The companies on Tuesday said they will collaborate to develop integrated antispam products for corporate customers. The combined products will be aimed at combating "spim," as experts have dubbed IM spam.
Spim affects only a small number of people today, but the problem is growing. It accounts for between 5 percent and 8 percent of all business IM communications, according to The Yankee Group. According to data from Radicati Group, 400 million spim messages were sent in 2003. That number is likely to jump to 1.5 billion at the end of 2004, representing a growth rate triple that of traditional e-mail spam.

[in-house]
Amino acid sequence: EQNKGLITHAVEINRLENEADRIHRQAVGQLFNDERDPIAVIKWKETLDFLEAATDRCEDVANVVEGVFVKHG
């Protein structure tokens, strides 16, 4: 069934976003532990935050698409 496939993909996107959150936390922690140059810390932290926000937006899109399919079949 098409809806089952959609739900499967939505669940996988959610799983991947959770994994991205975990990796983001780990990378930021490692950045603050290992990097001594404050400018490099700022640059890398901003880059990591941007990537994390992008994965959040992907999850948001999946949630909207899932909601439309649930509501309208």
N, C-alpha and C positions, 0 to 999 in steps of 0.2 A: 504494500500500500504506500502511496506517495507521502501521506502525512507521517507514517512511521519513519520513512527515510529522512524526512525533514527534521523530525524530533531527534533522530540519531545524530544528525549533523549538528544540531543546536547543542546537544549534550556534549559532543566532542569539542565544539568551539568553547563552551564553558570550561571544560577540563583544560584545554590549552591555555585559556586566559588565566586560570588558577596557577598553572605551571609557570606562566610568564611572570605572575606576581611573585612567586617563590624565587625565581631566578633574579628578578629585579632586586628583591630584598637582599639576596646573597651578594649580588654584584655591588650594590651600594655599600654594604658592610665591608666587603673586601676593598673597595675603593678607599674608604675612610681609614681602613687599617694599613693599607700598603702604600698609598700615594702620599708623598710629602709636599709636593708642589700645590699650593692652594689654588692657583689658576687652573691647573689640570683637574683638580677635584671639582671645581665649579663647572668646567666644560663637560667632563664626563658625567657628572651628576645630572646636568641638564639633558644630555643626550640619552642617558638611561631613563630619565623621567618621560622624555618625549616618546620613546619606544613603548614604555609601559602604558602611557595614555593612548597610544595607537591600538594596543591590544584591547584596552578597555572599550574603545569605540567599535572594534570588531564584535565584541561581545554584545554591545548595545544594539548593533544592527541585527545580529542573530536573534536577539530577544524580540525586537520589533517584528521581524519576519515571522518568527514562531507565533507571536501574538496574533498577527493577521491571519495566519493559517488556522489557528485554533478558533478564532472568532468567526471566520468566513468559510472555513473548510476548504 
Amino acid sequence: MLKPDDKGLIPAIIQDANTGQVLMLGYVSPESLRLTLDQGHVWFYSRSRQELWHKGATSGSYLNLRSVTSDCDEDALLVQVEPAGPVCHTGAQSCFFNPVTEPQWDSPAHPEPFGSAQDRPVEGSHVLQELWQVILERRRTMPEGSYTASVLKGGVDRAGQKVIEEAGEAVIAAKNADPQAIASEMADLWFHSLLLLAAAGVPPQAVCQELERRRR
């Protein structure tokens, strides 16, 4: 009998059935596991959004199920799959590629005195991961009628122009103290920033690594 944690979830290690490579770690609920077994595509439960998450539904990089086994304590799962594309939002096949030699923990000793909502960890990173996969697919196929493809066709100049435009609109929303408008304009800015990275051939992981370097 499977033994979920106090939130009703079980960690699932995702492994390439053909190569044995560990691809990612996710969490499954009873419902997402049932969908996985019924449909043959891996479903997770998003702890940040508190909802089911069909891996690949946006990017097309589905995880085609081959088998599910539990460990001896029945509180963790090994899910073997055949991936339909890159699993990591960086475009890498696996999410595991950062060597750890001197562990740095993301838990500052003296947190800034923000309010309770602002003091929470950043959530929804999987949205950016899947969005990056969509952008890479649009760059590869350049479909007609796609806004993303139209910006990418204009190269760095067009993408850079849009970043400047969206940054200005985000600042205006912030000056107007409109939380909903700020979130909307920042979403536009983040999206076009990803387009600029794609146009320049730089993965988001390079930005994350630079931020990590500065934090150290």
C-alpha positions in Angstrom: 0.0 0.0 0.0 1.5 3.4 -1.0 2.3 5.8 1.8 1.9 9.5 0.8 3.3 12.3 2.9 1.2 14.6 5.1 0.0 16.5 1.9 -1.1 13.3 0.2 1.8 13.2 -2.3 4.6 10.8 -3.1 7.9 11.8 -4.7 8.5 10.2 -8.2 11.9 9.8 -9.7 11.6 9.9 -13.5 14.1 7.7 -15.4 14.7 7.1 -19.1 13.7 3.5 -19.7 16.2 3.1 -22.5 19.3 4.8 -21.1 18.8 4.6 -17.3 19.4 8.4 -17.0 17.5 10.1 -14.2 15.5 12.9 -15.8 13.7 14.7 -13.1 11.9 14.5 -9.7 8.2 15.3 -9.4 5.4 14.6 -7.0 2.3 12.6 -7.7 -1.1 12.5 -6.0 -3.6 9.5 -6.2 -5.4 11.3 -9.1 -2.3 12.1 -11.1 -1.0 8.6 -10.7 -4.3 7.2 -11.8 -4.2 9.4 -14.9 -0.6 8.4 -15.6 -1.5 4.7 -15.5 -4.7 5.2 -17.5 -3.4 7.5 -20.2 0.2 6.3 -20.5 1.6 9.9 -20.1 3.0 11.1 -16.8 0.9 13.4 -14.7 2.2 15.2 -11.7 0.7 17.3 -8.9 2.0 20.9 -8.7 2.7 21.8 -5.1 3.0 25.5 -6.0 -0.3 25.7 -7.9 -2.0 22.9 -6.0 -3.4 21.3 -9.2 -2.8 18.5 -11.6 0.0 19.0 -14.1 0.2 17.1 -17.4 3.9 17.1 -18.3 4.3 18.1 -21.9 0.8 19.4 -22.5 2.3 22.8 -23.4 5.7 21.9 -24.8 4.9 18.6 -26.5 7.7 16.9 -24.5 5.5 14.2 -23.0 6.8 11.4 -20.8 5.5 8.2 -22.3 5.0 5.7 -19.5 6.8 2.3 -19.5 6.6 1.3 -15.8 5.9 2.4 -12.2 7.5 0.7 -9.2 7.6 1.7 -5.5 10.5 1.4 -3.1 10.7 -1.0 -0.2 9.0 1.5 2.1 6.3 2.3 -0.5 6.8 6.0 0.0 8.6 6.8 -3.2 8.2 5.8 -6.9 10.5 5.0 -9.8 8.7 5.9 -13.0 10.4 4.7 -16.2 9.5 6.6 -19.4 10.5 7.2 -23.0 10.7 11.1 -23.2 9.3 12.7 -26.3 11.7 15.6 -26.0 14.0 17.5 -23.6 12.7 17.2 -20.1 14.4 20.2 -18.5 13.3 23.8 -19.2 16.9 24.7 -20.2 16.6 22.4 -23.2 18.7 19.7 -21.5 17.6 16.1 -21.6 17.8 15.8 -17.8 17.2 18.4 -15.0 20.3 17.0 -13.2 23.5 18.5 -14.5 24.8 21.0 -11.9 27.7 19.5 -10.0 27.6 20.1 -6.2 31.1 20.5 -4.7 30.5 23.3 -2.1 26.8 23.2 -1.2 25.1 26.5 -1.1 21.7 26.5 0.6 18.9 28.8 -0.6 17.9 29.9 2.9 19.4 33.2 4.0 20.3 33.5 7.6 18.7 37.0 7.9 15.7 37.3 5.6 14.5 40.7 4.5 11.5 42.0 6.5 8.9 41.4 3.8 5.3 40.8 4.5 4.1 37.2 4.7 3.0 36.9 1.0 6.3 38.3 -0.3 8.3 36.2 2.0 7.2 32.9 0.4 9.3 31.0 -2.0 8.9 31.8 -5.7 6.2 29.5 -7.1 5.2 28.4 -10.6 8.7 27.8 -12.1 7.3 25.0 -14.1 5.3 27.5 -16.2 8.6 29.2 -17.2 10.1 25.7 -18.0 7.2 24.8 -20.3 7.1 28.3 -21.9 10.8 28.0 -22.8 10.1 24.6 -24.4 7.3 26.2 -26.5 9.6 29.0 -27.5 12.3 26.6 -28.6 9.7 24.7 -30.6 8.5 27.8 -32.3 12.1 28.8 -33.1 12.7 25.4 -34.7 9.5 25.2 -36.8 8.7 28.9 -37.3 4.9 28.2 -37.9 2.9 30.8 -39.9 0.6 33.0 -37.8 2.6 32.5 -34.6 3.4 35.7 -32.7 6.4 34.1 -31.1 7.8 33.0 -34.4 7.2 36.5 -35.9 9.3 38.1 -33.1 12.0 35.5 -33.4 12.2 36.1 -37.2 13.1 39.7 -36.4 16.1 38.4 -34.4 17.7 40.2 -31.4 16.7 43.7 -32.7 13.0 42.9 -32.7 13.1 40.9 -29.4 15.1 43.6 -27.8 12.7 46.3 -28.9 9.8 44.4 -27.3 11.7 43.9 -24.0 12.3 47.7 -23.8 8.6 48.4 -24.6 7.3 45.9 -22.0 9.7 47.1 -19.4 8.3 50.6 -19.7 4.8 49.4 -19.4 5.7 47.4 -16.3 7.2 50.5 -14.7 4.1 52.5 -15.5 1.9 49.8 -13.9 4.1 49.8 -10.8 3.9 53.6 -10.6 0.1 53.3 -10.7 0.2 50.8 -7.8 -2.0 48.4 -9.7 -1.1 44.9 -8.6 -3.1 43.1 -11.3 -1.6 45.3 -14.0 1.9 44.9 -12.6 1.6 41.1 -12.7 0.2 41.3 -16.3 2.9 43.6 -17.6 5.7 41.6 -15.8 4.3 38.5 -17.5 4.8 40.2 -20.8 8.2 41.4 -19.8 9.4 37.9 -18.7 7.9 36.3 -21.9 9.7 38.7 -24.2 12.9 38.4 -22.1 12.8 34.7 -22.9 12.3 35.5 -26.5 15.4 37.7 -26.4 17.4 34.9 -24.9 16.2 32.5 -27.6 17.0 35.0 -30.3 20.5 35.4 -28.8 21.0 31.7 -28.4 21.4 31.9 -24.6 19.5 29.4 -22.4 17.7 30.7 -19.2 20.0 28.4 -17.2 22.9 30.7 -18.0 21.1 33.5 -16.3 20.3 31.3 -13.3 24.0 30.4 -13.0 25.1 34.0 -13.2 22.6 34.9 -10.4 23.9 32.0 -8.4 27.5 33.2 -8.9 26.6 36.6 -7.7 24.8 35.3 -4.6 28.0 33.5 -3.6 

Internet companies like America Online have begun addressing the problem by taking action against spammers, lobbying for legal prohibitions against junk e-mail, and creating technological hindrances to automated spam-sending mechanisms.
"IM continues to grow at an exponential rate within the corporate world, and enterprises are rapidly deploying solutions to secure IM usage," Francis de Souza, CEO of IMlogic, said in a statement. "Partnering with a leader such as Brightmail will ensure that spammers are not able to exploit IM as a new delivery vehicle for spam."